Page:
Collaborative Research Project: Unleashing the Potential of Immunotherapies for Breast Cancer
“Breast cancer is the most common cancer in women – yet, for about a third of individuals with breast cancer, treatment options are very limited,” says Dr Gallego- Ortega.“So, there’s an urgent need to explore other treatment options to ensure that those individuals aren’t left behind.”
Immunotherapies, which ‘re-educate’ the immune system to recognise and destroy cancer cells, have achieved exceptional success against some types of cancers, particularly lung cancer and melanoma. In breast cancers, however, immunotherapy has been disappointing – because, in breast tumours, the immune system’s function is ‘dialed down’ and immunotherapies can’t work effectively.
The research team has already uncovered how immune function is stymied in breast cancer in preclinical models. They showed that a particular group of cells, called MDSCs (myeloid derived suppressor cells), accumulate in breast tumours and cripple immune function. Tantalisingly, the team has also shown in preclinical models that they can target and destroy MDSCs, which releases the brake on the immune system to let immunotherapies do their job.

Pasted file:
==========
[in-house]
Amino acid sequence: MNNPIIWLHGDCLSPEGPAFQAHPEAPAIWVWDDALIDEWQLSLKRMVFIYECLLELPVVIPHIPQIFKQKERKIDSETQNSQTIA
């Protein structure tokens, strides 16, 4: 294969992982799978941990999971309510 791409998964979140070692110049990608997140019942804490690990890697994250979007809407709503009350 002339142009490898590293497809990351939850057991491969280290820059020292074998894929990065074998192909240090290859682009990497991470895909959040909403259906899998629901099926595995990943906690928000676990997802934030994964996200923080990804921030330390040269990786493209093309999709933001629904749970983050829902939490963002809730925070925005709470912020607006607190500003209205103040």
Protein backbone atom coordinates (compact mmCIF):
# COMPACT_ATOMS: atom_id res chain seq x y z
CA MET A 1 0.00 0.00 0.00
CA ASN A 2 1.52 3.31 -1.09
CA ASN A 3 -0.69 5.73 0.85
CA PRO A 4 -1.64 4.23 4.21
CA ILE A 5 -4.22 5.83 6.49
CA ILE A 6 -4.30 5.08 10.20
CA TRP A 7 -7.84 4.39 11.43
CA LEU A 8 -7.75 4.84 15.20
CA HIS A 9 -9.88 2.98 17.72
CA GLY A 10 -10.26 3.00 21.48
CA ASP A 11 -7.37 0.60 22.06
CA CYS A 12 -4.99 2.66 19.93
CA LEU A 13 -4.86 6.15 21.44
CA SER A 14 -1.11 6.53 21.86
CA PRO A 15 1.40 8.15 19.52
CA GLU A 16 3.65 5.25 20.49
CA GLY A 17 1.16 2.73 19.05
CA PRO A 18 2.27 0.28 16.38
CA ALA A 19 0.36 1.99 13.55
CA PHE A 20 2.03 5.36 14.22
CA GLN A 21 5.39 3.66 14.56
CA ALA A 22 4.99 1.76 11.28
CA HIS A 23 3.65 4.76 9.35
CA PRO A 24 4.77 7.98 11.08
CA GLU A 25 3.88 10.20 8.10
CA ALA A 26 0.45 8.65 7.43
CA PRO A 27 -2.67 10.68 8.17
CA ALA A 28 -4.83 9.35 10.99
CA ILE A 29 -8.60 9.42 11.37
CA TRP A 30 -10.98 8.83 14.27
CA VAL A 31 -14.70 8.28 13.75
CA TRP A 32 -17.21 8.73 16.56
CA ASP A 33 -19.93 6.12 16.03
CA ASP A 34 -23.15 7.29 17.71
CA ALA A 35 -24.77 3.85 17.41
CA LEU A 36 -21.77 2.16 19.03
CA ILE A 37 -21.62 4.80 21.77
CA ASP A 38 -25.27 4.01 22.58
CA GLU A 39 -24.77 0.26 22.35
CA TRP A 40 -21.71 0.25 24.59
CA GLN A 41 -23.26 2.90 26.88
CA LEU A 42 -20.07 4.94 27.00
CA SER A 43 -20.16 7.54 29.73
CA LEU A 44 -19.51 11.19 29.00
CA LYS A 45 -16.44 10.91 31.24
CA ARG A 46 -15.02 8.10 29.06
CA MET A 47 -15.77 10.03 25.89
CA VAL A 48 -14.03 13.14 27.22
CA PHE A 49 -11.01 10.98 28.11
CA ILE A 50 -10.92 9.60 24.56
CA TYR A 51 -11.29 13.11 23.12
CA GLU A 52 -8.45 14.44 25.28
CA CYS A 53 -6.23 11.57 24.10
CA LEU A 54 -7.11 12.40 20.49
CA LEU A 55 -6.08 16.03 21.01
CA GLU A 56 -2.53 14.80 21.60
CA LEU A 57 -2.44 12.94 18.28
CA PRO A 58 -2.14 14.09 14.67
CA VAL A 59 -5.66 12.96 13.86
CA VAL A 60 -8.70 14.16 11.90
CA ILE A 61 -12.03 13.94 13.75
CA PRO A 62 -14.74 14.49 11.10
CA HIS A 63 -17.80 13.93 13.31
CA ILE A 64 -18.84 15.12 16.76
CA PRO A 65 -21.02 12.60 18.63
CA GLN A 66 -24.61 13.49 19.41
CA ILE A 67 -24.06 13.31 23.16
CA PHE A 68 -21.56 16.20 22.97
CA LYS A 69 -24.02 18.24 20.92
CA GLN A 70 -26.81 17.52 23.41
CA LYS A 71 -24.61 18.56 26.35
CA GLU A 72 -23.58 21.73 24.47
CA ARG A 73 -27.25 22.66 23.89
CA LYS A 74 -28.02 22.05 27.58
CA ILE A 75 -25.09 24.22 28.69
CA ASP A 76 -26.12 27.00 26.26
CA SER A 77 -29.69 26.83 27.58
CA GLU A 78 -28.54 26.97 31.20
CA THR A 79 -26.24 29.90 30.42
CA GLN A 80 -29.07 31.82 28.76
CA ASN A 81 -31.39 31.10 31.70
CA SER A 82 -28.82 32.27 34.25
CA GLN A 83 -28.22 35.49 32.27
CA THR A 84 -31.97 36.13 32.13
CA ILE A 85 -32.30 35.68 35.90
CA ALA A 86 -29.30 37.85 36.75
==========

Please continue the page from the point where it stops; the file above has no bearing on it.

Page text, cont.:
The next step? “It’s time to investigate a similar approach in people. We will define, in unprecedented detail, the cells that make up a human breast tumour, with a particular focus on understanding MDSCs,” says Dr Gallego-Ortega.
Armed with a deep cell-by-cell understanding of human breast cancer, the researchers will explore new ways to knock out MDSCs within tumours by using antibodies that will result in the reactivation of the body’s ability to reject cancer cells. This immunotherapy approach is particularly promising for the deadly triple-negative breast cancer and familial BRCA1/2 mutation carriers.
Ultimately, they aim to identify antibodies that have the power to unleash immunotherapies and transform outcomes for breast cancer patients.
Single-cell transcriptomics of MDSC cells from breast tumours